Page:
Our readers have by this time had enough of this damsel. We will only express our sorrow at observing, that in her remaining tales she still continues to harp on the necessity of limiting the number of consumers'! Nor is sorrow, perhaps, the word we ought to use. We should be loth to bring a blush unnecessarily upon the cheek of any woman; but may we venture to ask this maiden sage the meaning of the following passage :
A parent has a considerable influence over the subsistence-fund of his family, and an absolute control over the numbers to be supporied by that fund. Has the young lady picked up this piece of information in her conferences with the Lord Chancellor ? or has she been entering into high and lofty communion on such subjects with certain gentlemen of her sect, famous for dropping their gratuitous advice on
these matters into areas, for the benefit of the London kitchen· maids? We all remember Moore's • She Politician.'
'Tis my fortune to know a lean Benthamite spinster,
A maid who her faith in old Jeremy puts,
And hopes you're delighted with “ Mill upon Gluts,” ' &c. Did Miss Martineau sit for the picture? But no ;-such a cha, racter is nothing to a female Malthusian. A woman who thinks child-bearing a crime against society: An unmarried woman who declaims against marriage!! A young woman who deprecates charity and a provision for the poor!!!
Miss Martineau has, we are most willing to acknowledge, talents which might make her an useful and an agreeable writer. But the best advice we can give her is, to burn all the little books she has as yet written, with one or two exceptions ;-to abstain from writing any more till she has mastered a better set of ' principles' than the precious stock she has borrowed from her favourite professors ; and, in the mean time, to study the works of a lady who, with immeasurably greater abilities in every way, was her predecessor in the line she considers so wholly original — the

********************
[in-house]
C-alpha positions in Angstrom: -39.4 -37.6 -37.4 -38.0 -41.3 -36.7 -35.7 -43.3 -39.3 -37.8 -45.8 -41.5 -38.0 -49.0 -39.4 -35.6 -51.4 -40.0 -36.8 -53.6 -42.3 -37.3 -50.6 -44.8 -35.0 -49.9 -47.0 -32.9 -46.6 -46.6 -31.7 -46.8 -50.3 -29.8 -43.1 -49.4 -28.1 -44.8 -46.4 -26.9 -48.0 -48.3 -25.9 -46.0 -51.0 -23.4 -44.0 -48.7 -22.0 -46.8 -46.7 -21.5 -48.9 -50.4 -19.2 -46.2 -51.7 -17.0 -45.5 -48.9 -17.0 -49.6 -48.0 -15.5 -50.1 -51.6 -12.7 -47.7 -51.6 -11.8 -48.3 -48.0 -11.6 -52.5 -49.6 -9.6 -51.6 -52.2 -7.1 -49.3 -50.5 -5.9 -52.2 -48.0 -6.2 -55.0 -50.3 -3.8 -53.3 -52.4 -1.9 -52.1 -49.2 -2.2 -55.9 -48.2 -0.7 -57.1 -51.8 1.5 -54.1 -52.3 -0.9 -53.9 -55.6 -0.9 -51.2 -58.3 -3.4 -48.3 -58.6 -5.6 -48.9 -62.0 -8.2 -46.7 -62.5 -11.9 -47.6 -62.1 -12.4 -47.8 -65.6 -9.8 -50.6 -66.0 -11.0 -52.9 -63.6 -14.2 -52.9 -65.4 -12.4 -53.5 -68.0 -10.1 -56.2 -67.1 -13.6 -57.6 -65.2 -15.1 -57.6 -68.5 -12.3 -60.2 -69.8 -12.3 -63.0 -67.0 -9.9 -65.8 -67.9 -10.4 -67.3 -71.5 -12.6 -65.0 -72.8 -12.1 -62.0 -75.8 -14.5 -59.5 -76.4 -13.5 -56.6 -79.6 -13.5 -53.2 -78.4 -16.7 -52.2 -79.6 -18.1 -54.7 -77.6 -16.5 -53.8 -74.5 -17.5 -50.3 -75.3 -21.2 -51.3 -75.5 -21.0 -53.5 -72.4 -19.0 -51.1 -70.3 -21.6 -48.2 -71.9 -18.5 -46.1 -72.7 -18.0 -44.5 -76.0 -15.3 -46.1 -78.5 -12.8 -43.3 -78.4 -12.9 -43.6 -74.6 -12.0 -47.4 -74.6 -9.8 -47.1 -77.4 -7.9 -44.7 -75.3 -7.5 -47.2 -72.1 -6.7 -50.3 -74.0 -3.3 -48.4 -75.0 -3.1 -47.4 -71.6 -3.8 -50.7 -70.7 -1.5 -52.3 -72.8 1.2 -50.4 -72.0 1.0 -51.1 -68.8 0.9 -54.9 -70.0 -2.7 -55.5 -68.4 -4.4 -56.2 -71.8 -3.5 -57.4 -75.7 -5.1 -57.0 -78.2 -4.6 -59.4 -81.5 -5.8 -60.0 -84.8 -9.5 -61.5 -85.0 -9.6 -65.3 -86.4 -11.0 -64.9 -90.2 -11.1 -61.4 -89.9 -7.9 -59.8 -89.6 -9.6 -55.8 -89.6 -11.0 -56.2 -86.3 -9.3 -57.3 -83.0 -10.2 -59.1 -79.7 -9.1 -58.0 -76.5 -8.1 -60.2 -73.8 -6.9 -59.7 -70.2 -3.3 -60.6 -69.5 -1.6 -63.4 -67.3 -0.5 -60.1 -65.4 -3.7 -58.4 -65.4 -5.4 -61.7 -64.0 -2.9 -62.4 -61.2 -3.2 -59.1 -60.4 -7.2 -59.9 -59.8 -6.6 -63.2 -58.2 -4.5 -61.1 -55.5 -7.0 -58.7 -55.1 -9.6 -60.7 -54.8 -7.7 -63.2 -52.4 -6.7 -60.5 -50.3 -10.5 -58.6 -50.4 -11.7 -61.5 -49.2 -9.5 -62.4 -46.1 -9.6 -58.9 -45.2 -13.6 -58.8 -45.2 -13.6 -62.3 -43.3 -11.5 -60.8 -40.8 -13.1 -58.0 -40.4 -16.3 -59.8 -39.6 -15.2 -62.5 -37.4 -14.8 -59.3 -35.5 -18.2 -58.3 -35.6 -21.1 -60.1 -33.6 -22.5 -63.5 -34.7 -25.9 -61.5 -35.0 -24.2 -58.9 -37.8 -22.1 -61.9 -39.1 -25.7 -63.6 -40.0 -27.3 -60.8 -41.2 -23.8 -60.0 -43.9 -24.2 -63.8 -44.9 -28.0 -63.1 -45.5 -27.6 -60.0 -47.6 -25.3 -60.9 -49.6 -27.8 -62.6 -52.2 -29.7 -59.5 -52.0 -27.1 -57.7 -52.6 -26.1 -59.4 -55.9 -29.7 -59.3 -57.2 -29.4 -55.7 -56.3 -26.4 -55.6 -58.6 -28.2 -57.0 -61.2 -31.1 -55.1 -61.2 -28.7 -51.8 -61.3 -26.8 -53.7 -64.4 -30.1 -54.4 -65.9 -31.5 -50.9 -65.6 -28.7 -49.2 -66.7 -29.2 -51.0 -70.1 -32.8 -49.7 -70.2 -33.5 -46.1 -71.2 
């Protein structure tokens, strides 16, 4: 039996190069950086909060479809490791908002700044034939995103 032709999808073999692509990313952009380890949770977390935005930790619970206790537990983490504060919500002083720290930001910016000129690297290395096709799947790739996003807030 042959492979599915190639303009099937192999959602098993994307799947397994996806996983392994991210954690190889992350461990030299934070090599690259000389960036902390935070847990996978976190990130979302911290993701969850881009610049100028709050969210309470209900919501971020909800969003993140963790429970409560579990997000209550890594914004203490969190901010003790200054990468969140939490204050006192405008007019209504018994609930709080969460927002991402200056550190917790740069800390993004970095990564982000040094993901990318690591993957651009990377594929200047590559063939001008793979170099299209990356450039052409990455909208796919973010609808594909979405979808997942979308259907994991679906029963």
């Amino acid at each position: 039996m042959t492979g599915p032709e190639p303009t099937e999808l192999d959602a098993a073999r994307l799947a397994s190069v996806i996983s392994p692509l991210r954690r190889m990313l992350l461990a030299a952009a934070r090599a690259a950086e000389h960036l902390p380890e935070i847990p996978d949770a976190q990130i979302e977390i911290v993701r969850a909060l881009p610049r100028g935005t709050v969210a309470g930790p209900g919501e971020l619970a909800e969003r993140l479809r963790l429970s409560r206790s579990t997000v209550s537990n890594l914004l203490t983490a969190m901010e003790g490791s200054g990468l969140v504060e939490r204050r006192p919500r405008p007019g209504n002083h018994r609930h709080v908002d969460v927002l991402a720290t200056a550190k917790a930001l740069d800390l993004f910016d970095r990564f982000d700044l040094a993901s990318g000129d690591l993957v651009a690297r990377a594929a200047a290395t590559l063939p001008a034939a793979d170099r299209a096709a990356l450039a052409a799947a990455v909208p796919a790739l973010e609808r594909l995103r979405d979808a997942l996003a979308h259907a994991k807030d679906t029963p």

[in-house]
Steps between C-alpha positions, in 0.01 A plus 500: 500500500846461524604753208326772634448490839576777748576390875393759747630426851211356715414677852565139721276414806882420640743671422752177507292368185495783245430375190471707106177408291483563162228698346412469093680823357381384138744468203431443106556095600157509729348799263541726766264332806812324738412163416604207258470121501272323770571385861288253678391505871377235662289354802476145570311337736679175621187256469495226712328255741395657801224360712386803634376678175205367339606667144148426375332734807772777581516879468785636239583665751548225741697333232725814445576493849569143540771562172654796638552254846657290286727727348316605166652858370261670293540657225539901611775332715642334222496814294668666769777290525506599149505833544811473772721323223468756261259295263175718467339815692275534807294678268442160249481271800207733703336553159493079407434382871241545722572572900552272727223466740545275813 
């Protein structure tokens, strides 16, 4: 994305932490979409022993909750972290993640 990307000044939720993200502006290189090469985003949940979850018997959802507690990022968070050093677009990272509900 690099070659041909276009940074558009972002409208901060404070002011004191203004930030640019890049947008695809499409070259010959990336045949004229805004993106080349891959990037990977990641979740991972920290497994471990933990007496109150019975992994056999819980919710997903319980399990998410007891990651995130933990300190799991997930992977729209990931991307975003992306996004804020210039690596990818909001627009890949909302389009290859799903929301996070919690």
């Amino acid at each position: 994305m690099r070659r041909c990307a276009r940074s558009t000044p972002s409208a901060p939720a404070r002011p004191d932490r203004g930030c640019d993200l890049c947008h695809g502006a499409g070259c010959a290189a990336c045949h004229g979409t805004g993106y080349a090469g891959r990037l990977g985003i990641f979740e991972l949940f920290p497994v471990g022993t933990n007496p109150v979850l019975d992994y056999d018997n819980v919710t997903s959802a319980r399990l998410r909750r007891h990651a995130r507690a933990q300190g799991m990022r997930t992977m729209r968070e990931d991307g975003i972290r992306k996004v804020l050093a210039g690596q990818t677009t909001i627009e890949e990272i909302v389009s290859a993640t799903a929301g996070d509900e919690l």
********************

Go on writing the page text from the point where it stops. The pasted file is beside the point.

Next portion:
illustrating by fiction the natural laws of social welfare. Political economy is far more ingeniously as well as justly illustrated in the • Absentee' and • Castle Rackrent,' than in • Ireland. There is not indeed one tale of Miss Edgeworth’s but conveys some useful lesson on questions which materially concern the economy of society. But the difference between the two writers is, that the moral of Miss Edgeworth's tales is naturally suggested to the reader by the course of events of which he peruses the narrative; that of Miss Martineau is embodied in elaborate dialogues or most unnatural incidents, with which her stories are interlarded and interrupted, to the utter destruction of the interest of all but detached bits of them. *
ART. VIII.-The Causes of the French Revolution. Svo. i ..
pp. 274. London. 1832. ' THIS thin book, or rather thick pamphlet, is his booksellers 1. make no secret about it--the production of Lord John Russell. Some years ago his Lordship undertook what he called • Memoirs of the Affairs of Europe since the Peace of Utrecht,' and of these he had already presented to the world two massy volumes, which, however, the world was not pleased to accept. Had he continued his story on the original scale, Lord John must have become as voluminous as Thomas Aquinas, before he could have reached the peace of Amiens. But the construction of the Reform Bill, correspondence with Political Unions, and other useful public labours, have diverted his attention from the prosecution of this gigantic task; and we must be contented, it seems, with sixpence in the pound with a few detached sections on the most momentous revolution of modern times, which the noble author had at first designed to interweave with the narrative of his thirtieth or thirty-fifth quarto.